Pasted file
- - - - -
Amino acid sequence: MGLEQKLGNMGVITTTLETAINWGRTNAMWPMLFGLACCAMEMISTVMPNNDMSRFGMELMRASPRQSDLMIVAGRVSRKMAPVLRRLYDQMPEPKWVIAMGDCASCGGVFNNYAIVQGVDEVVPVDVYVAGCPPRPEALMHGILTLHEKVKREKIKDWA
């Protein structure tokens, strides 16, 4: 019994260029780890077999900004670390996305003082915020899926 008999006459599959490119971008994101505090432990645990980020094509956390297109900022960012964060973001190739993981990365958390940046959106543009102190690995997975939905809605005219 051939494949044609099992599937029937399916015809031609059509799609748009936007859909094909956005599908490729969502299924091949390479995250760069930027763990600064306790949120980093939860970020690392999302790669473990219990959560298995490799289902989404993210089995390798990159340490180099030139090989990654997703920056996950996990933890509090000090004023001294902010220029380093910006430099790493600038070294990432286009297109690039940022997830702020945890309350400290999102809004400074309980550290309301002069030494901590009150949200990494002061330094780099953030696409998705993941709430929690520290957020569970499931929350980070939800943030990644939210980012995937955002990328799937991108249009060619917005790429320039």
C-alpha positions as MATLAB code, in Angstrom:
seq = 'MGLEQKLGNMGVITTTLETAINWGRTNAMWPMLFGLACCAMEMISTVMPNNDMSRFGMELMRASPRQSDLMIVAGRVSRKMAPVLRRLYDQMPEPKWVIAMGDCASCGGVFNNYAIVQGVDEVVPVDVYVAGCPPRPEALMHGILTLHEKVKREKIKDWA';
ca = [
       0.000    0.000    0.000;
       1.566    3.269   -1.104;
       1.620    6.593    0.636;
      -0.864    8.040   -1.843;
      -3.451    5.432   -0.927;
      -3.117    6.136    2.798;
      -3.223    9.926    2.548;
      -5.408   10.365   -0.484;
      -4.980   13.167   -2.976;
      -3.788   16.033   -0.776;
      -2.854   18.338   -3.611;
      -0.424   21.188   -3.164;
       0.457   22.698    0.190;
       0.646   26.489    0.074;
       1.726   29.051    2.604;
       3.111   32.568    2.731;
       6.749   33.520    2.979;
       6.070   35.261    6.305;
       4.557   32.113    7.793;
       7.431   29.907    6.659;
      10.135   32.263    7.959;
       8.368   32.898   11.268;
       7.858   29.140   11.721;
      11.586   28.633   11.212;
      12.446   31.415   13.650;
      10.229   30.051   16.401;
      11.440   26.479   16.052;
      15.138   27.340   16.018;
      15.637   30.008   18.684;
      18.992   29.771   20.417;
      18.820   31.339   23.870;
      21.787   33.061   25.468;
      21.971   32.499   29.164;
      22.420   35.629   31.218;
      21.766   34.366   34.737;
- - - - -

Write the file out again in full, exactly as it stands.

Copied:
Amino acid sequence: MGLEQKLGNMGVITTTLETAINWGRTNAMWPMLFGLACCAMEMISTVMPNNDMSRFGMELMRASPRQSDLMIVAGRVSRKMAPVLRRLYDQMPEPKWVIAMGDCASCGGVFNNYAIVQGVDEVVPVDVYVAGCPPRPEALMHGILTLHEKVKREKIKDWA
């Protein structure tokens, strides 16, 4: 019994260029780890077999900004670390996305003082915020899926 008999006459599959490119971008994101505090432990645990980020094509956390297109900022960012964060973001190739993981990365958390940046959106543009102190690995997975939905809605005219 051939494949044609099992599937029937399916015809031609059509799609748009936007859909094909956005599908490729969502299924091949390479995250760069930027763990600064306790949120980093939860970020690392999302790669473990219990959560298995490799289902989404993210089995390798990159340490180099030139090989990654997703920056996950996990933890509090000090004023001294902010220029380093910006430099790493600038070294990432286009297109690039940022997830702020945890309350400290999102809004400074309980550290309301002069030494901590009150949200990494002061330094780099953030696409998705993941709430929690520290957020569970499931929350980070939800943030990644939210980012995937955002990328799937991108249009060619917005790429320039």
C-alpha positions as MATLAB code, in Angstrom:
seq = 'MGLEQKLGNMGVITTTLETAINWGRTNAMWPMLFGLACCAMEMISTVMPNNDMSRFGMELMRASPRQSDLMIVAGRVSRKMAPVLRRLYDQMPEPKWVIAMGDCASCGGVFNNYAIVQGVDEVVPVDVYVAGCPPRPEALMHGILTLHEKVKREKIKDWA';
ca = [
       0.000    0.000    0.000;
       1.566    3.269   -1.104;
       1.620    6.593    0.636;
      -0.864    8.040   -1.843;
      -3.451    5.432   -0.927;
      -3.117    6.136    2.798;
      -3.223    9.926    2.548;
      -5.408   10.365   -0.484;
      -4.980   13.167   -2.976;
      -3.788   16.033   -0.776;
      -2.854   18.338   -3.611;
      -0.424   21.188   -3.164;
       0.457   22.698    0.190;
       0.646   26.489    0.074;
       1.726   29.051    2.604;
       3.111   32.568    2.731;
       6.749   33.520    2.979;
       6.070   35.261    6.305;
       4.557   32.113    7.793;
       7.431   29.907    6.659;
      10.135   32.263    7.959;
       8.368   32.898   11.268;
       7.858   29.140   11.721;
      11.586   28.633   11.212;
      12.446   31.415   13.650;
      10.229   30.051   16.401;
      11.440   26.479   16.052;
      15.138   27.340   16.018;
      15.637   30.008   18.684;
      18.992   29.771   20.417;
      18.820   31.339   23.870;
      21.787   33.061   25.468;
      21.971   32.499   29.164;
      22.420   35.629   31.218;
      21.766   34.366   34.737;